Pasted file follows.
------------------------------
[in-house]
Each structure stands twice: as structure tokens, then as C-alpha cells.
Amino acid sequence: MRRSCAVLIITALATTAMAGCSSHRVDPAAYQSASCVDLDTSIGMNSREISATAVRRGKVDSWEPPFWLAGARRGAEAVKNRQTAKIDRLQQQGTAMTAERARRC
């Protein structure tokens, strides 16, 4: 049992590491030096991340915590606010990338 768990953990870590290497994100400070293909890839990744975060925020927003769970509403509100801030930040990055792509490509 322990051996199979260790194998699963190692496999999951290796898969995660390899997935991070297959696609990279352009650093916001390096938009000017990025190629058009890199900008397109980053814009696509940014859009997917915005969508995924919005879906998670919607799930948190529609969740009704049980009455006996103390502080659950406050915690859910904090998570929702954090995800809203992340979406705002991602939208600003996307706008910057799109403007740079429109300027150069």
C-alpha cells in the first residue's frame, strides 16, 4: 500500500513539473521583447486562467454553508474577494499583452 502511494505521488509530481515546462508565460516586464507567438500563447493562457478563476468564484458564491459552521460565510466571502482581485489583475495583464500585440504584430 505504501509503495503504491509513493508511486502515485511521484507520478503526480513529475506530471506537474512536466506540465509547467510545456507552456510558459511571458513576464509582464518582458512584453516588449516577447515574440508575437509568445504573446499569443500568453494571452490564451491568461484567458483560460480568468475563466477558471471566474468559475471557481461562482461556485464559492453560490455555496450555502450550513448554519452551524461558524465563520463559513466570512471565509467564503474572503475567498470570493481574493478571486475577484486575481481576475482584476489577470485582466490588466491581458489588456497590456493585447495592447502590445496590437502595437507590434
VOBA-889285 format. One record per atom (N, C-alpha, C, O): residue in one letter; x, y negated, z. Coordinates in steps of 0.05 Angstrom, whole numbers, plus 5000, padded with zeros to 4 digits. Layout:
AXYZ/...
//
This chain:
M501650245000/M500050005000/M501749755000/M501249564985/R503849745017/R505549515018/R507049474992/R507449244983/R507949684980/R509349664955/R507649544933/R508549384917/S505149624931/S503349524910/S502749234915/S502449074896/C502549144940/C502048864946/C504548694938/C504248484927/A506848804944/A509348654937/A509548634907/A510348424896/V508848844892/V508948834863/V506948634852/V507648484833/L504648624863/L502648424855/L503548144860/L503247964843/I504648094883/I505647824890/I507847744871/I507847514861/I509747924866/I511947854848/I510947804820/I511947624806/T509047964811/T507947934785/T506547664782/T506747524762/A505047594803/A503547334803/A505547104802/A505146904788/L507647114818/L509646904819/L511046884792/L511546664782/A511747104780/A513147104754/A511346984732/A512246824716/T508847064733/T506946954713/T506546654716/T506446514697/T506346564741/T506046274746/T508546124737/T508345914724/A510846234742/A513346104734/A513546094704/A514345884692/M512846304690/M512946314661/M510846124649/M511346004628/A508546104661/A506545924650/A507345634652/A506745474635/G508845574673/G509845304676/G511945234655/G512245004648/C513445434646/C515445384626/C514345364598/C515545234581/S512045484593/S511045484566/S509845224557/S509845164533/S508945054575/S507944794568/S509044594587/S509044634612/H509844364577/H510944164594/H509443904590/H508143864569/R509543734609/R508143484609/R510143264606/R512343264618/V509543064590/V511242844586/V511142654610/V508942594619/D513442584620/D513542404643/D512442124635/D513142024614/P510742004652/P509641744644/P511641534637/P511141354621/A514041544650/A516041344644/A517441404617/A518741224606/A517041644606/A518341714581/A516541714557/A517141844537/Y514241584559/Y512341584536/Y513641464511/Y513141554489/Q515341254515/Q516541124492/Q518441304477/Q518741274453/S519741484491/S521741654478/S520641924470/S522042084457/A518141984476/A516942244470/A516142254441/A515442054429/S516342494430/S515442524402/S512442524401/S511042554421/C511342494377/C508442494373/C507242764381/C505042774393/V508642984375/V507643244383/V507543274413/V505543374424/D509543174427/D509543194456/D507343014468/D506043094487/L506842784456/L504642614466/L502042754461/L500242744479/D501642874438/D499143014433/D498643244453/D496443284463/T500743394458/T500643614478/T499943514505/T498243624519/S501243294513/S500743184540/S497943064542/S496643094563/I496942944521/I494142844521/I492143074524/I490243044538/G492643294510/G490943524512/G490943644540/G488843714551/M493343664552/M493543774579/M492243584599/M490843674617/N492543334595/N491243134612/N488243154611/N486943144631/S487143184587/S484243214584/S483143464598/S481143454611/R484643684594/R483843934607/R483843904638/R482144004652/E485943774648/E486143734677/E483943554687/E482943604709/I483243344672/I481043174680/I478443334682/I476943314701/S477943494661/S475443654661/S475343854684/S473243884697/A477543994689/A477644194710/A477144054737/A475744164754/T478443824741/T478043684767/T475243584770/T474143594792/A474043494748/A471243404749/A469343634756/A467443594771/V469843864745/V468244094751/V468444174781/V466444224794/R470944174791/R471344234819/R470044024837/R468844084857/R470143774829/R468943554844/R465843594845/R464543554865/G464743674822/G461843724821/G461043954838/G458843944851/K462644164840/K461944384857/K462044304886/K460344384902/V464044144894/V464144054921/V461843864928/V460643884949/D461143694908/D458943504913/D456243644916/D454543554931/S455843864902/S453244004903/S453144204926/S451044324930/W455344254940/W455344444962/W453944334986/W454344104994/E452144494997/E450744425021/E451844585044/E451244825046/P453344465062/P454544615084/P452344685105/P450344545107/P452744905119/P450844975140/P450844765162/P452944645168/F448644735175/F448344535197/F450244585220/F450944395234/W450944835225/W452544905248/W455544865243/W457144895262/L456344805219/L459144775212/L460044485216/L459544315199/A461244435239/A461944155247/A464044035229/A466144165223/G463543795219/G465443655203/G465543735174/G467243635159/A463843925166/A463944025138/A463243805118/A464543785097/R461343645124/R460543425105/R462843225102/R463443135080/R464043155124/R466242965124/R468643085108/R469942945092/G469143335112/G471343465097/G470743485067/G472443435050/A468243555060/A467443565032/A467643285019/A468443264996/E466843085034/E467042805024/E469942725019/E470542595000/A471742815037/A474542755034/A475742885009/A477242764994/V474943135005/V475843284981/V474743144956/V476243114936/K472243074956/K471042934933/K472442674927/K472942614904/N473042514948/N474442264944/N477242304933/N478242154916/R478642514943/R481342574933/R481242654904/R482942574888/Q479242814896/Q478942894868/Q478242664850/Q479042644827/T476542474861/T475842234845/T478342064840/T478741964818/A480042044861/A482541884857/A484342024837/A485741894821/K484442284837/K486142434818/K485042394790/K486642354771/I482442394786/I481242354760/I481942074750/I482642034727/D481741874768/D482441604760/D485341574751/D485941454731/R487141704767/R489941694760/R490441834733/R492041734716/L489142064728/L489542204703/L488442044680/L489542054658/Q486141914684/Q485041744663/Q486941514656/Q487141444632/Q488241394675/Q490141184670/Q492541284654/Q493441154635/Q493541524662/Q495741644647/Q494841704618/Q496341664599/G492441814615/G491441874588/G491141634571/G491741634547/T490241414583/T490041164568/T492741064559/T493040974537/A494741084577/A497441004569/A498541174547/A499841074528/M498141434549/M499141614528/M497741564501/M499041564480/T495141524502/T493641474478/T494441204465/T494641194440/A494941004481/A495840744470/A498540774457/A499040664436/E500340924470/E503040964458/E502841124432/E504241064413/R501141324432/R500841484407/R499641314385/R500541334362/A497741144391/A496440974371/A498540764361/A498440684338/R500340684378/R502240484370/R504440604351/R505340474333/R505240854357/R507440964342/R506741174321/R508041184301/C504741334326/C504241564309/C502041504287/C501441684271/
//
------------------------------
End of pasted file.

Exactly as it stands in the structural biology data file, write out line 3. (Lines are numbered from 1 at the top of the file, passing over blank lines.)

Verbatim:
Amino acid sequence: MRRSCAVLIITALATTAMAGCSSHRVDPAAYQSASCVDLDTSIGMNSREISATAVRRGKVDSWEPPFWLAGARRGAEAVKNRQTAKIDRLQQQGTAMTAERARRC